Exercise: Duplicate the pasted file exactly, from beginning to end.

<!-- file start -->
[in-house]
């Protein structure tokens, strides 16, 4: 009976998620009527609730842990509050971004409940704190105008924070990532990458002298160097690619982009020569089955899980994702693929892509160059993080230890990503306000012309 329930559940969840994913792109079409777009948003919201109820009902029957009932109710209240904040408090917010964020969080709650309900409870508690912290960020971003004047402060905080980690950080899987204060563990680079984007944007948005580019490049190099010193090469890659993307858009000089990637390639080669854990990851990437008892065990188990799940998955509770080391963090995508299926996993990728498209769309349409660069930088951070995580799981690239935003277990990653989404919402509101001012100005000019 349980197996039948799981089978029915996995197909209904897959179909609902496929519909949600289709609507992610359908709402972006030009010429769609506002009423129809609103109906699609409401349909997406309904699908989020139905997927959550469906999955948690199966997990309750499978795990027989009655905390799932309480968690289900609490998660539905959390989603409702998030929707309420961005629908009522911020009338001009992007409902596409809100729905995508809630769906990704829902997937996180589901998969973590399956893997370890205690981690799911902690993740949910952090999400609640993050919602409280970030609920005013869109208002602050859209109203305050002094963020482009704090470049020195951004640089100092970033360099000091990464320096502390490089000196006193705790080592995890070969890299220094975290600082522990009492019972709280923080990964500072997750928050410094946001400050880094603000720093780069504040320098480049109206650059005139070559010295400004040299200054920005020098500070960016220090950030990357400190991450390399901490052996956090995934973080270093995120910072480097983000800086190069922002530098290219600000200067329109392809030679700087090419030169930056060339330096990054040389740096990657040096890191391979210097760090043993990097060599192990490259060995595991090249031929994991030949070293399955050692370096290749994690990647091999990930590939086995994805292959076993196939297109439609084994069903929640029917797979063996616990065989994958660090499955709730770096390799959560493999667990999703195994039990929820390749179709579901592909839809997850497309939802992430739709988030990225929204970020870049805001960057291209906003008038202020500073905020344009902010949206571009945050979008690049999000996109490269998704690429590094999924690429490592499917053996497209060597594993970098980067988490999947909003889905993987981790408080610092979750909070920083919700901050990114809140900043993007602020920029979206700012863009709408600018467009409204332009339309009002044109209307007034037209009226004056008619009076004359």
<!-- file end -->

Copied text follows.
[in-house]
């Protein structure tokens, strides 16, 4: 009976998620009527609730842990509050971004409940704190105008924070990532990458002298160097690619982009020569089955899980994702693929892509160059993080230890990503306000012309 329930559940969840994913792109079409777009948003919201109820009902029957009932109710209240904040408090917010964020969080709650309900409870508690912290960020971003004047402060905080980690950080899987204060563990680079984007944007948005580019490049190099010193090469890659993307858009000089990637390639080669854990990851990437008892065990188990799940998955509770080391963090995508299926996993990728498209769309349409660069930088951070995580799981690239935003277990990653989404919402509101001012100005000019 349980197996039948799981089978029915996995197909209904897959179909609902496929519909949600289709609507992610359908709402972006030009010429769609506002009423129809609103109906699609409401349909997406309904699908989020139905997927959550469906999955948690199966997990309750499978795990027989009655905390799932309480968690289900609490998660539905959390989603409702998030929707309420961005629908009522911020009338001009992007409902596409809100729905995508809630769906990704829902997937996180589901998969973590399956893997370890205690981690799911902690993740949910952090999400609640993050919602409280970030609920005013869109208002602050859209109203305050002094963020482009704090470049020195951004640089100092970033360099000091990464320096502390490089000196006193705790080592995890070969890299220094975290600082522990009492019972709280923080990964500072997750928050410094946001400050880094603000720093780069504040320098480049109206650059005139070559010295400004040299200054920005020098500070960016220090950030990357400190991450390399901490052996956090995934973080270093995120910072480097983000800086190069922002530098290219600000200067329109392809030679700087090419030169930056060339330096990054040389740096990657040096890191391979210097760090043993990097060599192990490259060995595991090249031929994991030949070293399955050692370096290749994690990647091999990930590939086995994805292959076993196939297109439609084994069903929640029917797979063996616990065989994958660090499955709730770096390799959560493999667990999703195994039990929820390749179709579901592909839809997850497309939802992430739709988030990225929204970020870049805001960057291209906003008038202020500073905020344009902010949206571009945050979008690049999000996109490269998704690429590094999924690429490592499917053996497209060597594993970098980067988490999947909003889905993987981790408080610092979750909070920083919700901050990114809140900043993007602020920029979206700012863009709408600018467009409204332009339309009002044109209307007034037209009226004056008619009076004359």